RESATS; https://restats.decc.gov.uk/cms/welcome-to-the-restats-web-site/ Accessed 26/01/2013

Telegraph – radiatorshttp://www.telegraph.co.uk/property/propertyadvice/jeffhowell/8214378/Home-improvements-how-to-heat-the-house-this-winter.html  Accessed 27/01/2013.

Links and Resources;

Dublin Heritage-Conservation Dublincity.ie/Planning/HeritageConservation/Conservation/pdf

Heat loss for engineers; http://www.engineeringtoolbox.com/heat-loss-buildings-d_113.html

How to get free cavity wall and loft insulation; It’s not too late to get free insulation installed in your home. And if you’re on a low income or benefits, you could get cash or vouchers as well. http://uk.finance.yahoo.com/news/free-cavity-wall-loft-insulation-160620453.html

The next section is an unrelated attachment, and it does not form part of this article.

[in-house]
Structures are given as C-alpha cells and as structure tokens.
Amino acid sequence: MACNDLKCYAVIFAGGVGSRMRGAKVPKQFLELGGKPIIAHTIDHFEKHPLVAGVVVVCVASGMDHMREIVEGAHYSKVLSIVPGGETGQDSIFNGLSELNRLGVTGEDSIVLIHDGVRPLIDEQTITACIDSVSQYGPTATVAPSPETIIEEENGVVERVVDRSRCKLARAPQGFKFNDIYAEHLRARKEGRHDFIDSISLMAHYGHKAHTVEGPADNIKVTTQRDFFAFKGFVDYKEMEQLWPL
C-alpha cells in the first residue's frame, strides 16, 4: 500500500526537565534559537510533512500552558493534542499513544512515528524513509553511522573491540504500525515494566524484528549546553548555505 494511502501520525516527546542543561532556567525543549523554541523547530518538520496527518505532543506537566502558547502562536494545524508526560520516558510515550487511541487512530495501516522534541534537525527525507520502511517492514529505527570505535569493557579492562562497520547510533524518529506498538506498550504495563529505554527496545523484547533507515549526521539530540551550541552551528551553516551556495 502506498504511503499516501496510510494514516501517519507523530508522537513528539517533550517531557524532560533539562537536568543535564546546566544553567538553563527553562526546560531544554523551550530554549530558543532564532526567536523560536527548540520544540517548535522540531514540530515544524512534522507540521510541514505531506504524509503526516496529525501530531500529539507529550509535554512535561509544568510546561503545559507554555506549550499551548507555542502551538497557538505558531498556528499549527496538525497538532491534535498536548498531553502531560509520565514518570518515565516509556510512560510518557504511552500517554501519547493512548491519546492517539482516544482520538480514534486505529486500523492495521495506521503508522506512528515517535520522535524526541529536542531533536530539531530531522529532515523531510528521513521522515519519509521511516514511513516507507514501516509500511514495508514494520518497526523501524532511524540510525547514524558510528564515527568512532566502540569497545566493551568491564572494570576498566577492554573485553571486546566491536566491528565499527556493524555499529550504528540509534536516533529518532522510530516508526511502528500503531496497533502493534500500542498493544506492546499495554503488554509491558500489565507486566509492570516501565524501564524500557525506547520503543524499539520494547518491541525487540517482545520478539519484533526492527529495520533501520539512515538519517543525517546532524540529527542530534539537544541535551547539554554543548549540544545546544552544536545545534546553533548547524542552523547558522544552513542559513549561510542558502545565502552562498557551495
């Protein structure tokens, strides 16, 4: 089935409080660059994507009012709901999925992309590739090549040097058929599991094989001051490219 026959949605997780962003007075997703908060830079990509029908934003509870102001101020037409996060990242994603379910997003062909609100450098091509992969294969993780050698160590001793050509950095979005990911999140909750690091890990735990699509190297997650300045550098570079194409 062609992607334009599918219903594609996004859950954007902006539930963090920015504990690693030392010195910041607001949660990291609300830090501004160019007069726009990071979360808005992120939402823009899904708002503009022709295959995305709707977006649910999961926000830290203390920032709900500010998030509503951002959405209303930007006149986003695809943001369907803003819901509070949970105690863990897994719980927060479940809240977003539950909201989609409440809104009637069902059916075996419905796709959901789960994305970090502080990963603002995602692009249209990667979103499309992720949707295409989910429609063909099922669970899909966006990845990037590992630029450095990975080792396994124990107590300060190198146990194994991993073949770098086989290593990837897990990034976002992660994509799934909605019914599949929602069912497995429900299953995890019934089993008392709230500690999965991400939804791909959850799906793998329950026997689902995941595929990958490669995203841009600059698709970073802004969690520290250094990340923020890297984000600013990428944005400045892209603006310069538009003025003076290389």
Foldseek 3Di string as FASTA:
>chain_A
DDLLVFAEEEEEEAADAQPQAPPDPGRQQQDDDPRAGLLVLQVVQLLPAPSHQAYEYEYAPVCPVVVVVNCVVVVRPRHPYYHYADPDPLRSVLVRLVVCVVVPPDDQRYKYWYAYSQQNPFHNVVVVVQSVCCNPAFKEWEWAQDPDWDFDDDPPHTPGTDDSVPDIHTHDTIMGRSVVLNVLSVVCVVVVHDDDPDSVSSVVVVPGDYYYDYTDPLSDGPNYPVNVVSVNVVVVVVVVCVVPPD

Don’t qualify? You can still save on insulation: If you don’t qualify for free insulation for whatever reason, you can still get discounted installation with all of the major energy companies, and others such as Sainsbury’s Energy.

A detailed guide to insulating your home. ExternalWall Insulation Systems (EWIS) can be used on new or existing buildings;  http://www.youngdesignbuild.ie/EWIS.html

Sempatap Thermal Solid Wall Insulation Materials & Tools; http://www.youtube.com/watch?v=gKXb9fx9cmw